DoJ reads Google the rule book

In Thursday's IT Blogwatch, Richi Jennings wonders if the U.S. Dept. of Justice will scupper Google's plans for world domination, at least in books. Not to mention another cut-to-the-chase moment from Jason DeFillippo...

Bobbie Johnson brings the bad news for la GOOG:

Google logo
Google is facing fresh accusations of anti-competitive behaviour ... Lawyers for the government are examining potential antitrust issues surrounding a $125m settlement made between Google and authors - in a move that could scupper the internet company's plans to create an "iTunes for books".


The deal, struck last autumn between the web giant and authors' groups, would see Google pay $125m for the right to digitise millions of books in the US, with the intention of selling the files online and taking a significant cut of the profit ... But the proposals have concerned some other campaigners, particularly because it would give Google exclusive rights to digitise so-called orphan works - books that are still under copyright, but without any clear owner.

John Timmer writes of other problems:

Other objections focus on the fact that Google could control the sale and distribution of out-of-print works, even if the original author decided to release it under a more liberal license... [or] censor and selectively display these works.


As if all of these issues weren't enough, the Department of Justice may be getting involved ... due to concerns that the exclusive agreement would raise antitrust issues.

Seth H. Weintraub sings, "There may be trouble ahead":

Google is being hit with its first (of many?) anti-monopoly inquiries by the Department of Justice this week.


Google, of course, had defended the settlement saying it would bring revenue to authors and publishers. They also contend that it will give the public access to millions of out-of-print books.

Erick Schonfeld pleads with Google:

Competitors are playing the monopoly card and saying that settlement would give Google an unfair advantage in book search and retrieval. And they kind of have a point. So what is the answer? Google should amend some of the terms of the settlement to make it non-exclusive and the Author’s Guild should extend the same terms to any other company or organization that wants to digitize orphan books.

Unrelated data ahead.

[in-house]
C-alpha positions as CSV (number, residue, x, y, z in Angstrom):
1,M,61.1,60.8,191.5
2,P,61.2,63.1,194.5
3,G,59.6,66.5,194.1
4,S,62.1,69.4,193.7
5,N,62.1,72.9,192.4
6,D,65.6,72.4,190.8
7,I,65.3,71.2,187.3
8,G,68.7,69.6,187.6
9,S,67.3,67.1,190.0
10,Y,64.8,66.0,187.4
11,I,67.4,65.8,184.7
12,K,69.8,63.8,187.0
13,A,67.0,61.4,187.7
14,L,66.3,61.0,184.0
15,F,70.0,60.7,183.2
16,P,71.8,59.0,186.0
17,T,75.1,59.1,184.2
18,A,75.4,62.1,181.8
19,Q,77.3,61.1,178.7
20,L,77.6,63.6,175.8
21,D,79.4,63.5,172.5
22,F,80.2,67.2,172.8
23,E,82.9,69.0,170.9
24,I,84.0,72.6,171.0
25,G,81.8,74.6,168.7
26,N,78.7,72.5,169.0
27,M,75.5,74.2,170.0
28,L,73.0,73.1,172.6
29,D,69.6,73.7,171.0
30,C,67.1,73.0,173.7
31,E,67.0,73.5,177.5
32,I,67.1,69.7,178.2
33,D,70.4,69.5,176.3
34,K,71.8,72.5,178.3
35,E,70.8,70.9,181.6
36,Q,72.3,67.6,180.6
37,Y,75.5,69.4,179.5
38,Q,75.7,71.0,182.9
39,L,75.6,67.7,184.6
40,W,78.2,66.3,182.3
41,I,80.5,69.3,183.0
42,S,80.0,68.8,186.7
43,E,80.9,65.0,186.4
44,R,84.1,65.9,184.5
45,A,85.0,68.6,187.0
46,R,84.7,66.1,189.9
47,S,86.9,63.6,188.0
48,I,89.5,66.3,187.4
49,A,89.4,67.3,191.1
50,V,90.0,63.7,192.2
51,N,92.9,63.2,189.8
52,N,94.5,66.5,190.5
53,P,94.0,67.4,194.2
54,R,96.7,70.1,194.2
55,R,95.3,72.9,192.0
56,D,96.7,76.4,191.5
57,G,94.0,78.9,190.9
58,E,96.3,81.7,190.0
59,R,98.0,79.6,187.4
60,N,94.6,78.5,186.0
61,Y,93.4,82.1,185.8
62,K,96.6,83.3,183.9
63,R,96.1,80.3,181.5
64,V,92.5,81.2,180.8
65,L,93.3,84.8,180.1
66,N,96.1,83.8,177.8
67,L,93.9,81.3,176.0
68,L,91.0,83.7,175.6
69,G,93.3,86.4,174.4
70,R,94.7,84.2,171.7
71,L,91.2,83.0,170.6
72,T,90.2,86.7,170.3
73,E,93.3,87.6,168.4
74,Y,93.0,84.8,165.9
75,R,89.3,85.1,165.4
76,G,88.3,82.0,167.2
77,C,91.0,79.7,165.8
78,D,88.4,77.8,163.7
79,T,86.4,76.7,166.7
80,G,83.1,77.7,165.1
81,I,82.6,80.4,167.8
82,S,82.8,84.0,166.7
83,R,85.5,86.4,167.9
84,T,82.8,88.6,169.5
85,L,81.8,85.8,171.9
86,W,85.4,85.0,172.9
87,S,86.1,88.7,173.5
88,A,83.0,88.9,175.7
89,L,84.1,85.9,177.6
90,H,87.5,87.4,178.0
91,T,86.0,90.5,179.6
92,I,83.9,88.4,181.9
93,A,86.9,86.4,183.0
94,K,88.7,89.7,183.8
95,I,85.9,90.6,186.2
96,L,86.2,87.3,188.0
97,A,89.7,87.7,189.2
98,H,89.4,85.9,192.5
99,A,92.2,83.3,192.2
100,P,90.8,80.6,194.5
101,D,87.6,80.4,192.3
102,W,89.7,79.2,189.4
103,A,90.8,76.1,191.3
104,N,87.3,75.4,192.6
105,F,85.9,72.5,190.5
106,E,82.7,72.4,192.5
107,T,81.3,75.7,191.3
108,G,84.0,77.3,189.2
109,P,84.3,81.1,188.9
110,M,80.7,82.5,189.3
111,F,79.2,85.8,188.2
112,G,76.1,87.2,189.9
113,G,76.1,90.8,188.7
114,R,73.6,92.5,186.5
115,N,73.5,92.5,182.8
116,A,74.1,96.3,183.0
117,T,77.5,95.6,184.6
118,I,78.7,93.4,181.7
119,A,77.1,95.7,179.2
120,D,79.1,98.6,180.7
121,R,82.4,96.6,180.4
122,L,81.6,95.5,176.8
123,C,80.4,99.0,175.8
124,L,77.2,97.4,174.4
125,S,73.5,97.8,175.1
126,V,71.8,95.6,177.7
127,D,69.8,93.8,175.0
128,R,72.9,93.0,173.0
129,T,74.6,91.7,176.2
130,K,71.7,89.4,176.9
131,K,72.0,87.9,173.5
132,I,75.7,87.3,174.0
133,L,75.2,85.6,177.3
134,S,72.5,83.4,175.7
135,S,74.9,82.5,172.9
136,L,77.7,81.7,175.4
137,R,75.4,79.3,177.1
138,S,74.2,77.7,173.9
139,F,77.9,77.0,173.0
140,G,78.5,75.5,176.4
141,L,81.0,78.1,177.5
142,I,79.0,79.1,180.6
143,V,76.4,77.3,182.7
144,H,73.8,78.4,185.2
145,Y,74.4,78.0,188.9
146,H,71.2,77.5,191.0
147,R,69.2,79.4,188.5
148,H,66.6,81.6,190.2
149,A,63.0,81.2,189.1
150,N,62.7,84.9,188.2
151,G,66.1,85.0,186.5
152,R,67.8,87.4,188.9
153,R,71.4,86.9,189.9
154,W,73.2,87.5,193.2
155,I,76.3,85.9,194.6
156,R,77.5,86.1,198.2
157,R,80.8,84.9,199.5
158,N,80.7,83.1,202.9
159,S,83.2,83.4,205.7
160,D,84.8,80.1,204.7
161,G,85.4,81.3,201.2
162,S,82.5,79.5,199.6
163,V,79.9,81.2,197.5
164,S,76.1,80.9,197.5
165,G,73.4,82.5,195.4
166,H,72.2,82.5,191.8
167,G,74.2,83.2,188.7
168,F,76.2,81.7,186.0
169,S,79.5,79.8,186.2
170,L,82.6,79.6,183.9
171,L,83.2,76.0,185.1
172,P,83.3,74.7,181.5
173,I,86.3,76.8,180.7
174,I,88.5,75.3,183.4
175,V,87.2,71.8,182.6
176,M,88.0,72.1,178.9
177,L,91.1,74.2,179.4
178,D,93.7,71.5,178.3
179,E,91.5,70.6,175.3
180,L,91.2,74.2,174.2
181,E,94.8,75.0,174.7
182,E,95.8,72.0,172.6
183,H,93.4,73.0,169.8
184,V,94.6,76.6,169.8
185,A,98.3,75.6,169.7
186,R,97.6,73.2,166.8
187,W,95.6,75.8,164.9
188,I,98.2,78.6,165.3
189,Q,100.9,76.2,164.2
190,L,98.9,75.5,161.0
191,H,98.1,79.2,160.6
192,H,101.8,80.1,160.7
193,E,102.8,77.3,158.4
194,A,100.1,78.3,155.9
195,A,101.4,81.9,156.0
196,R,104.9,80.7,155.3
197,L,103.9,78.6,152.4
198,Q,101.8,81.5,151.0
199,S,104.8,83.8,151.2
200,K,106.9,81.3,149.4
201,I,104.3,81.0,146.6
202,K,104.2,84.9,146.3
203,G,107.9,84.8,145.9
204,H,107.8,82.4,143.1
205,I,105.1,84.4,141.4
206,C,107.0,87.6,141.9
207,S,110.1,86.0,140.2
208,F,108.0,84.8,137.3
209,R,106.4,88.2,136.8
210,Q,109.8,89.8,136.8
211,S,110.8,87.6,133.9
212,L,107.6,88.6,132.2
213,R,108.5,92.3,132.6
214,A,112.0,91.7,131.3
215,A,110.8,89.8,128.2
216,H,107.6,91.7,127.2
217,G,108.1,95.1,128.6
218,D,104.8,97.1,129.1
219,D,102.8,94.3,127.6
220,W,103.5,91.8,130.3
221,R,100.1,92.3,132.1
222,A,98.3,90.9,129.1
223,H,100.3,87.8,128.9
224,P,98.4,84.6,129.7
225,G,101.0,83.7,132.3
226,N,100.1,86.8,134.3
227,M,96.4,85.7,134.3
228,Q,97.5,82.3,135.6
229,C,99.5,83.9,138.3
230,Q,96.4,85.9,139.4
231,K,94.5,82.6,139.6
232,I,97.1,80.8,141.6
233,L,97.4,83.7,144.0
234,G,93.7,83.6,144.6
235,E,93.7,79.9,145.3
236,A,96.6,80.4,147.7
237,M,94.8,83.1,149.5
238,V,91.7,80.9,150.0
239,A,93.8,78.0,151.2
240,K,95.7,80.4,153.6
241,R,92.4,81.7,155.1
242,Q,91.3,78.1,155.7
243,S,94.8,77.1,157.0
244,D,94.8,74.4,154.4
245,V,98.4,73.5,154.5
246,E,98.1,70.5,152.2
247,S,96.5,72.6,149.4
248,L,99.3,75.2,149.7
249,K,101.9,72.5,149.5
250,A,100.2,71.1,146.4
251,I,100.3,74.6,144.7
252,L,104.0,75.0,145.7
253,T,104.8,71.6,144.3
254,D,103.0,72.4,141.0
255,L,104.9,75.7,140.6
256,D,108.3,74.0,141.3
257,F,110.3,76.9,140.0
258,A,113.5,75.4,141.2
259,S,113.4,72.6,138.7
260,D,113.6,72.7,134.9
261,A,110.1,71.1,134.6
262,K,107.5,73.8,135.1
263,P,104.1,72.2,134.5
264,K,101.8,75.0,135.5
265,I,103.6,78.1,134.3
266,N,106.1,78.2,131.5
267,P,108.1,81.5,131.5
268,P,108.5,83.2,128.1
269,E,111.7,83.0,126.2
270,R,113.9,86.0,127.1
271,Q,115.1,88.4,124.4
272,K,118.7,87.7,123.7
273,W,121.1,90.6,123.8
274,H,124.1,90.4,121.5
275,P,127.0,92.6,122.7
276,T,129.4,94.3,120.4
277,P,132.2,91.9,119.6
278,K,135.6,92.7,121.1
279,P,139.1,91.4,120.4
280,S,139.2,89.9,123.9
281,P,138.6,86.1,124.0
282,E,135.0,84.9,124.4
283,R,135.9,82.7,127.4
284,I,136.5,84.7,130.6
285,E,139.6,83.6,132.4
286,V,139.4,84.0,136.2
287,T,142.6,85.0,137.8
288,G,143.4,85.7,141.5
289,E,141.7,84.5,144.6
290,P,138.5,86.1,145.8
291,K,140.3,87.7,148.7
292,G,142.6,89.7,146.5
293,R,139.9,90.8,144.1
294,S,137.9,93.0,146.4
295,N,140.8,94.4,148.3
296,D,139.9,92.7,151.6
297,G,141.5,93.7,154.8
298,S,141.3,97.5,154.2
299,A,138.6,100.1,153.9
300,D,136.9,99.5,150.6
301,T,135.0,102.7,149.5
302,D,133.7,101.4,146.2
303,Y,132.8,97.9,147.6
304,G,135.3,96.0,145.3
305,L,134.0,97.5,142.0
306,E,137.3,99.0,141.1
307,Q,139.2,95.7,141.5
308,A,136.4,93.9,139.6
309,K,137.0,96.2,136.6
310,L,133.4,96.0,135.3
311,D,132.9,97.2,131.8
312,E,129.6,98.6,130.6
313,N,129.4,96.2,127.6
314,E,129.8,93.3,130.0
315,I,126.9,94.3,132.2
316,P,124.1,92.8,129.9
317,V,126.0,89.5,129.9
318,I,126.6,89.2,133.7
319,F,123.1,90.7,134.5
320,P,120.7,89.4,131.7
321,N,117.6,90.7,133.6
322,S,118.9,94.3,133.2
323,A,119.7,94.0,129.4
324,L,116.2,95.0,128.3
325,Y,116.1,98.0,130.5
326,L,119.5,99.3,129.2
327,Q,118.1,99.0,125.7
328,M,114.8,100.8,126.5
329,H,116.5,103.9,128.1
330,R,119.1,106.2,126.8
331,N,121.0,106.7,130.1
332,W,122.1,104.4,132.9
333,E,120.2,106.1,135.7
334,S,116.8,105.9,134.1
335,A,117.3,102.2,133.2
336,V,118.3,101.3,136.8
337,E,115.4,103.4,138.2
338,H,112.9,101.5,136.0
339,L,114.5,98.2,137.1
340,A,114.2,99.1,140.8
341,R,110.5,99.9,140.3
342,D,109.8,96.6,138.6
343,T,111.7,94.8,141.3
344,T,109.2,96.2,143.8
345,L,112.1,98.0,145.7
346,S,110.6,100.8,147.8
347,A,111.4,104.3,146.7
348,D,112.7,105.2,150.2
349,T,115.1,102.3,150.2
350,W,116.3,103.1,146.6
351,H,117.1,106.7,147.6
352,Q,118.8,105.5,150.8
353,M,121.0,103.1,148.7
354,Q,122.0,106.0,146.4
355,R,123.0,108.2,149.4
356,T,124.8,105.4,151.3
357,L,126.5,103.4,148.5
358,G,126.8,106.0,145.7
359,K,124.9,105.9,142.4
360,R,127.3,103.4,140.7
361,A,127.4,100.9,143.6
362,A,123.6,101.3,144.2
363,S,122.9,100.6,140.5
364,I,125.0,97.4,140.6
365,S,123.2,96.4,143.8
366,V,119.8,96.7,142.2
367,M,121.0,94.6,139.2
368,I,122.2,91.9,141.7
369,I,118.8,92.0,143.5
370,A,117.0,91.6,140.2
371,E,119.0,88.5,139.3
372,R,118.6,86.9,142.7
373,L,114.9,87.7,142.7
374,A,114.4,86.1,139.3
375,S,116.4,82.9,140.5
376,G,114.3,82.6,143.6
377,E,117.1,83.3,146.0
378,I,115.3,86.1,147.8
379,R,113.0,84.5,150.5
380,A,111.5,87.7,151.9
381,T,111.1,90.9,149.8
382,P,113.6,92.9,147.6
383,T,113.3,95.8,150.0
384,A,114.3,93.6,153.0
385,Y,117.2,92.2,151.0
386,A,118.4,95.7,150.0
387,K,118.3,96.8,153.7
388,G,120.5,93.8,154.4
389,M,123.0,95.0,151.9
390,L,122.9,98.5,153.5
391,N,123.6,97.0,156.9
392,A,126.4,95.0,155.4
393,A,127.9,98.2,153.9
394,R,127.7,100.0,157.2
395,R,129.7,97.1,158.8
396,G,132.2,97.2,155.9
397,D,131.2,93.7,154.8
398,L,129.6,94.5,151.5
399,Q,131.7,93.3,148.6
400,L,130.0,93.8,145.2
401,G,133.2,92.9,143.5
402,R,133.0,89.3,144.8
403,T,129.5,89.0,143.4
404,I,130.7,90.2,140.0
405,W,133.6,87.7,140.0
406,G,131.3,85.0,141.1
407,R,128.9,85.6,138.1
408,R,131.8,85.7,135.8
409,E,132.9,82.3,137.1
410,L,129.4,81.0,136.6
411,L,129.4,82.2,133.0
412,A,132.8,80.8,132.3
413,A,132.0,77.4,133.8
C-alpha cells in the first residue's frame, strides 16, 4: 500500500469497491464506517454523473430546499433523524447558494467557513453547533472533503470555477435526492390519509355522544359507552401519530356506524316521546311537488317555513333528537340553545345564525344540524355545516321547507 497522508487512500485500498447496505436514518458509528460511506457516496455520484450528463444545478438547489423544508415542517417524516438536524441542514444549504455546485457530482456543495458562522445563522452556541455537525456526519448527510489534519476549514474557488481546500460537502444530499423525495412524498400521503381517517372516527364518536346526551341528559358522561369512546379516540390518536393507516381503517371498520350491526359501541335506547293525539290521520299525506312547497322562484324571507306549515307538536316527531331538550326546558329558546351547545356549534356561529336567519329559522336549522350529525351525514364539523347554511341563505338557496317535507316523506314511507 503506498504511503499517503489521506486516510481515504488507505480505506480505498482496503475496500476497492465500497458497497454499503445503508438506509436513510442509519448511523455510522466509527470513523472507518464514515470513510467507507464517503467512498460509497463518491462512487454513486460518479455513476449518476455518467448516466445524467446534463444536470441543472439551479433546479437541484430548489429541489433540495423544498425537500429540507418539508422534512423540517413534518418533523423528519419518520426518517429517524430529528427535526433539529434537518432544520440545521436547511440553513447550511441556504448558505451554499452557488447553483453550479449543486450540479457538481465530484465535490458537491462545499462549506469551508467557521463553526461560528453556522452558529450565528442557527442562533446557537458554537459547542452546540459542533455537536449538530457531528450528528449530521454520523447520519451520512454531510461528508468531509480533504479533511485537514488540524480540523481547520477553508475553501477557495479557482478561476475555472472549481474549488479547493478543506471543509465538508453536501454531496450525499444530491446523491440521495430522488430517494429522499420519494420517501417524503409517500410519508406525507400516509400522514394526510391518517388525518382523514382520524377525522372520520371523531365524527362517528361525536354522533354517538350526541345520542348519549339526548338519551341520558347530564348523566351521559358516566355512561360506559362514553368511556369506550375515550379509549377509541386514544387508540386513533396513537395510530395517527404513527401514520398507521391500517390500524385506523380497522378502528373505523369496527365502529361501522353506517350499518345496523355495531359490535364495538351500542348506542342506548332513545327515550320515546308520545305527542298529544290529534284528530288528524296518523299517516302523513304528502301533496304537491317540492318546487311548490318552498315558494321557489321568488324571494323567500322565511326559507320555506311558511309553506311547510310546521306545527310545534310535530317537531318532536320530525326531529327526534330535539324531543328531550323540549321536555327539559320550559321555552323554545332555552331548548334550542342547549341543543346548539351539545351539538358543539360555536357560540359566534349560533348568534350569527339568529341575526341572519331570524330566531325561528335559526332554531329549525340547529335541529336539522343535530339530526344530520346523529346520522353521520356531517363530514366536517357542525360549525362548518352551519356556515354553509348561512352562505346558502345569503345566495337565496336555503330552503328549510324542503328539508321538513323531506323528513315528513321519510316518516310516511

In other words, Google needs to free the orphans. Don’t make this just a deal between authors and Google. Make it a deal between authors and any existing or future book digitizer. Copyright holders should also have the option to place their works under Creative Commons licenses. If Google wants to stop being treated like a monopolist, it needs to stop acting like one.

But Google's Adam Smith inquires into the nature and causes:

As the discussion continues, it's important to understand what readers stand to gain.


Since the vast majority of these books are out of print, to actually read them you have to hunt them down at a library or a used bookstore. And if you can't find them -- because the only known copy is at a library on the other side of the country--you're unfortunately out of luck.

Sam Gustin has the obligatory "100 days" angle: [And a huge run-on sentence -Ed.]

After Google’s tussles with the Bush Justice Department, most notably the down-to-the-wire showdown over Google’s proposed search ad deal with Yahoo, industry watchers have been waiting for a test case to indicate how aggressively the Obama Justice Department will handle antitrust concerns about the internet giant, especially given fact that Google chief executive Eric Schmidt is a top technology adviser to President Obama.

Meanwhile, Hugh Stimson gazes into his crystal ball:

My guess is that the search term “google antitrust” is going to get popular over the coming years. Google is like a government: they’re only as good as we make them.


If this investigation is a move towards breaking the weird little collusion between Google and the author’s associations, maybe open scanning and searchability of books still has a chance.

And finally...

Previously in IT Blogwatch:

Buffer overflow:

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Richi Jennings
is an independent analyst/adviser/consultant, specializing in blogging, email, and spam. A 24 year, cross-functional IT veteran, he is also an analyst at Ferris Research. You can follow him on Twitter, pretend to be Richi's friend on Facebook, or just use boring old email:

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